Consider an array $A$ of length $n$ with $A_i \in \{1,\dots,s\}$ for some $s\geq 1$. For example take $s = 6$, $n = 5$ and $A = (2, 5, 6, 3, 1)$. Let us define $g(A)$ as the collection of sums of all the non-empty contiguously indexed subarrays of A. In this case $$g(A) = [2,5,6,3,1,7,11,9,4,13,14,10,16,15,17]$$

In this case all the sums are distinct. However, if we looked at $g((1,2,3,4))$ then the value $3$ occurs twice as a sum and so the sums are not all distinct.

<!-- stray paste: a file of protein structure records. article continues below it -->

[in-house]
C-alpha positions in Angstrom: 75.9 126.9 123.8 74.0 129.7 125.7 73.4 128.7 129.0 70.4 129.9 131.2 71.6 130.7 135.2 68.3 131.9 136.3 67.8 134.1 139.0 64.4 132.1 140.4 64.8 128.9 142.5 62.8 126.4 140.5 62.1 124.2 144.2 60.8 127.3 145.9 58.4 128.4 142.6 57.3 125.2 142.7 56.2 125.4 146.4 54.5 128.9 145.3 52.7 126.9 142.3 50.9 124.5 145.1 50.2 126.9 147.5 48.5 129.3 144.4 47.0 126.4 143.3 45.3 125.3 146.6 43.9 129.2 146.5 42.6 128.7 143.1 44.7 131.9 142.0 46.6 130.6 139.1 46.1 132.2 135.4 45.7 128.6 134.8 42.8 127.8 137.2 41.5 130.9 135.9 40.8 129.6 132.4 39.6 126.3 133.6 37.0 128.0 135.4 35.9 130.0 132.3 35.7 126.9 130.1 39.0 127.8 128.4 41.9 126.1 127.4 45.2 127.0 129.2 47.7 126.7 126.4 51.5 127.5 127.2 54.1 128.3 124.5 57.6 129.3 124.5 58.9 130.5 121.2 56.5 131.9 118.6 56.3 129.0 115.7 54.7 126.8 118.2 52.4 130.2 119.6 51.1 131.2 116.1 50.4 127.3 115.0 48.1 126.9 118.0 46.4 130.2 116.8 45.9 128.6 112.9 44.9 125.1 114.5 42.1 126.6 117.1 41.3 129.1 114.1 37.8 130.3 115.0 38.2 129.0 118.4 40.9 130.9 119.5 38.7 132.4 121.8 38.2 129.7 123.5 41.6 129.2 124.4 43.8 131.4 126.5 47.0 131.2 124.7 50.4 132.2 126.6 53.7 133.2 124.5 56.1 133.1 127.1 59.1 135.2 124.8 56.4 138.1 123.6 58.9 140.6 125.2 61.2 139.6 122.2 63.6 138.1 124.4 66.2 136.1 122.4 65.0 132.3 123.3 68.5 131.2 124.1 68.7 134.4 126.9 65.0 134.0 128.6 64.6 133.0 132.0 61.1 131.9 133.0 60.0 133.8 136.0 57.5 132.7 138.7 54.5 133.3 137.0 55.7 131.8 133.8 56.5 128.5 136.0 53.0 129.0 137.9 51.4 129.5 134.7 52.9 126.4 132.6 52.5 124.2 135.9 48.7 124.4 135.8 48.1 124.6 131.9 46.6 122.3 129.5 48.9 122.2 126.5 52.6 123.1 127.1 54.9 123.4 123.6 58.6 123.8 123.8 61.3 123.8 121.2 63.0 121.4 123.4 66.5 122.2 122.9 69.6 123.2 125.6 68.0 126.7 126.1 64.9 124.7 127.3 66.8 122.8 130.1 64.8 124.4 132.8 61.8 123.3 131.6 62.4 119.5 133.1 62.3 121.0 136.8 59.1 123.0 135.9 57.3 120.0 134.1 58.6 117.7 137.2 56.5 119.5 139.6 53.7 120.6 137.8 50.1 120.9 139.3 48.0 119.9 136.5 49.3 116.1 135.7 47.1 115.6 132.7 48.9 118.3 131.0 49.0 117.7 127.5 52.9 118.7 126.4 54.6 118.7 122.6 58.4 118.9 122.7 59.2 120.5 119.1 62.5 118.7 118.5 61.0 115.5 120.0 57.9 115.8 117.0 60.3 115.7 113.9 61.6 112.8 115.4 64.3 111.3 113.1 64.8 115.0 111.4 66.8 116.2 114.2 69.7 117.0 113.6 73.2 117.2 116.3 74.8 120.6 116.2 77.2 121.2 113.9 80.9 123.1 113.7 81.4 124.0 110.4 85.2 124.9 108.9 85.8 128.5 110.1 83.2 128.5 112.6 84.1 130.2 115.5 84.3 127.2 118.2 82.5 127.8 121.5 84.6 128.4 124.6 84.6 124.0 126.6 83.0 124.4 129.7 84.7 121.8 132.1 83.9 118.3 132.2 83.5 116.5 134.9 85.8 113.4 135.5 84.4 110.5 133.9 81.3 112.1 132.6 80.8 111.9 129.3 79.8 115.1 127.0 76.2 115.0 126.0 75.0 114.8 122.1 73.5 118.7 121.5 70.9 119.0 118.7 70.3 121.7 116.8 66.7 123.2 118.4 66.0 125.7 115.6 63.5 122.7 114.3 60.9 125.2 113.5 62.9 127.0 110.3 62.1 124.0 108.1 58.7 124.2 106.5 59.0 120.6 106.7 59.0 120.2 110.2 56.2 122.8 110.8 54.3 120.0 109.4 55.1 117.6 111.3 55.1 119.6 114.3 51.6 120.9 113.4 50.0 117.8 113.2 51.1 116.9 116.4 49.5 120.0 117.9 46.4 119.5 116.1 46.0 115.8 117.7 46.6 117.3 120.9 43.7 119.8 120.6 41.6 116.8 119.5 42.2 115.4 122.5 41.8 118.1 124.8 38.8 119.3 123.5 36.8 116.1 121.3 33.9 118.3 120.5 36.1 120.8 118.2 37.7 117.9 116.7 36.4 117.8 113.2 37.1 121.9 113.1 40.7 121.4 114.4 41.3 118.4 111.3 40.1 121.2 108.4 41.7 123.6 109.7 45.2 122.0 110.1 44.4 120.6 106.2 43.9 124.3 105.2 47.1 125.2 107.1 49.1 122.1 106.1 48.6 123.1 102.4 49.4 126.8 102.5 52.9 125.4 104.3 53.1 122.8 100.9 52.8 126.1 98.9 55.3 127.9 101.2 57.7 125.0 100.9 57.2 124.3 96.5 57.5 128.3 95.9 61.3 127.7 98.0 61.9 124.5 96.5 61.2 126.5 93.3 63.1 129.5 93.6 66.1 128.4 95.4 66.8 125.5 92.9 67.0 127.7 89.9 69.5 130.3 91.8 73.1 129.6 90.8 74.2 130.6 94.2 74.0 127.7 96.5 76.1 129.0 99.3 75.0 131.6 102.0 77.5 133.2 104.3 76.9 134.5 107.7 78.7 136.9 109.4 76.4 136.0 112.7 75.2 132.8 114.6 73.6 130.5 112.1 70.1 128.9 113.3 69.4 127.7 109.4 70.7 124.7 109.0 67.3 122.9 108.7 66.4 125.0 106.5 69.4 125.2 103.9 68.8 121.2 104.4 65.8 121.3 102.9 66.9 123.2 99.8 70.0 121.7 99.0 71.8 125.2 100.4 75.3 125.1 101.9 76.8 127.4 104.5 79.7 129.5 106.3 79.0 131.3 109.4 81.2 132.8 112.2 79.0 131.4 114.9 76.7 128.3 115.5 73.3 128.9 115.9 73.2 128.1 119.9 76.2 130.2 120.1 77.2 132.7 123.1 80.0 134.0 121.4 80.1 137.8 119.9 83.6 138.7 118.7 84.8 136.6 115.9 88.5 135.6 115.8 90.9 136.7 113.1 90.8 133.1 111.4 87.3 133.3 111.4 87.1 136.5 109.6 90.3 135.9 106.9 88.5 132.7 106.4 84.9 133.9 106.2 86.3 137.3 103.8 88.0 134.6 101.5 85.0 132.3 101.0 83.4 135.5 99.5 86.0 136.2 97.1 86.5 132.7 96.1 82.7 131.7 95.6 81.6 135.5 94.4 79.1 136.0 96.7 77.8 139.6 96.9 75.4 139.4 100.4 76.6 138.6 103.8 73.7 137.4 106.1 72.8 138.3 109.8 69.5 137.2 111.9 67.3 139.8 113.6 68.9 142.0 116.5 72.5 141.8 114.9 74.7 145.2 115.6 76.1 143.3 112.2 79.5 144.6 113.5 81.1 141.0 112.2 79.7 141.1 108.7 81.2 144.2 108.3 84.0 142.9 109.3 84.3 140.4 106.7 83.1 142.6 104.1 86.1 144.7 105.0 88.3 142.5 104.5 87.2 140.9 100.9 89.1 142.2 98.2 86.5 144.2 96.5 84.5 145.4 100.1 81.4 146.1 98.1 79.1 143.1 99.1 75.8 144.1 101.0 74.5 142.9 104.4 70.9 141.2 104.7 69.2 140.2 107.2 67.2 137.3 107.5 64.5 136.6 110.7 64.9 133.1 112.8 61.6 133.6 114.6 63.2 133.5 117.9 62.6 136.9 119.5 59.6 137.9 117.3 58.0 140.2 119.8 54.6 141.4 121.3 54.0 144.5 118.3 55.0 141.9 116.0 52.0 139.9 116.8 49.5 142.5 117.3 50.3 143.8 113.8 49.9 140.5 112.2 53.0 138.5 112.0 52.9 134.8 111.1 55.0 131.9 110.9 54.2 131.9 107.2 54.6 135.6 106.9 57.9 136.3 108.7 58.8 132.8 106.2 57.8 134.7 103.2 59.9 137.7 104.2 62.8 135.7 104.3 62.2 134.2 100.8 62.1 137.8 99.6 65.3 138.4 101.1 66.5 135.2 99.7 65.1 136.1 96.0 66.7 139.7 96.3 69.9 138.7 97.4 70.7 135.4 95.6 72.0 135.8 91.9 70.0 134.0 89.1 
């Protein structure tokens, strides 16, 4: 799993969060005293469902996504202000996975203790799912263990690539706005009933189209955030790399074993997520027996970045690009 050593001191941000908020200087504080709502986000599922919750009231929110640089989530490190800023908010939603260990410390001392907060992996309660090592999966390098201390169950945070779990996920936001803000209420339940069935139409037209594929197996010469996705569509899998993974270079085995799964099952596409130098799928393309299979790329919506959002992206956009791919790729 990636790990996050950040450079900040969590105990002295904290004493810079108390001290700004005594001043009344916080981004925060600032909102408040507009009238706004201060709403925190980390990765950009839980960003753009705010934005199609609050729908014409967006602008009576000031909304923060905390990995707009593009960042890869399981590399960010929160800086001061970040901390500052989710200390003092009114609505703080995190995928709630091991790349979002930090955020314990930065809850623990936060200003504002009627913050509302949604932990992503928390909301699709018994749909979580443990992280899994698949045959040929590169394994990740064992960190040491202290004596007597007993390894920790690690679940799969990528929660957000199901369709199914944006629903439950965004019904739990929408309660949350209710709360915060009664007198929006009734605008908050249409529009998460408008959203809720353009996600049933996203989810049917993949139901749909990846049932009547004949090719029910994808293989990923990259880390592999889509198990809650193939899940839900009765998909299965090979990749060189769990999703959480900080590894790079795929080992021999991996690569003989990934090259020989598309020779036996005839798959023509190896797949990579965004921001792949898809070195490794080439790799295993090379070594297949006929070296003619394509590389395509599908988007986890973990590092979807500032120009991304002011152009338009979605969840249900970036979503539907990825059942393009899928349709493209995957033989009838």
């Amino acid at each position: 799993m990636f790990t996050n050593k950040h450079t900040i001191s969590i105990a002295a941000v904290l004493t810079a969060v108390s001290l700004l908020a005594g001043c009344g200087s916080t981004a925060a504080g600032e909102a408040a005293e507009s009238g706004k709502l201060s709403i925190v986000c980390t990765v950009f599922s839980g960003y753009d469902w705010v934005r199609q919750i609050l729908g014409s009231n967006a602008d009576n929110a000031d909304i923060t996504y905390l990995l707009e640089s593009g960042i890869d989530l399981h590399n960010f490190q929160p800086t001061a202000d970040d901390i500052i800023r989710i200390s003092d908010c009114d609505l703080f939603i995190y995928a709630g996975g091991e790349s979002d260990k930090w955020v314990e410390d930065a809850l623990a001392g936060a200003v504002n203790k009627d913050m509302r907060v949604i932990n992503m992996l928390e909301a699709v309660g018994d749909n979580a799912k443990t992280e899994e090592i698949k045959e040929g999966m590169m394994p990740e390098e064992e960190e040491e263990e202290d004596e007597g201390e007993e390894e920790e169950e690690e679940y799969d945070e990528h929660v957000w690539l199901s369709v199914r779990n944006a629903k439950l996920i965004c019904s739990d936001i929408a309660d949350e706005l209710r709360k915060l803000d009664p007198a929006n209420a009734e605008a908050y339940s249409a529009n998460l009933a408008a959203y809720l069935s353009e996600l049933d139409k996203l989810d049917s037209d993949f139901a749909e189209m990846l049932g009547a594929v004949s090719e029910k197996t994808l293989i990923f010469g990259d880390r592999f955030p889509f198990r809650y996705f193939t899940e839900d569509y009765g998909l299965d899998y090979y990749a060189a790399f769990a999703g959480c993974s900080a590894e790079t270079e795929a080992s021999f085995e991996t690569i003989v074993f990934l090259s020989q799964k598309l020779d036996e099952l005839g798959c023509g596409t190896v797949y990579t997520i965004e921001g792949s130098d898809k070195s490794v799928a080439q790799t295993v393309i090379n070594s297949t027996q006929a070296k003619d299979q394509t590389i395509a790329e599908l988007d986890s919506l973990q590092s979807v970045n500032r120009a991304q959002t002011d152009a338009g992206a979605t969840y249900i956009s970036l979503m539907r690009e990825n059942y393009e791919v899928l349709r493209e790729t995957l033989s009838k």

For $s \geq 1$, I would like to understand what the largest $n$ is such that that there exists an array $A$ of length $n$ with all distinct $g(A)$. This question arose orginally as a coding competition and the answers for $s = 1,\dots, 21$ are $n = 1, 2, 3, 3, 4, 5, 6, 6, 7, 8, 8, 9, 10, 11, 11, 11, 12, 13, 13, 14, 14$.

On the assumption that an exact formula is hard to come by, is it possible to show its asymptotics? For example, is it true that $n$ is $\Theta(s)$?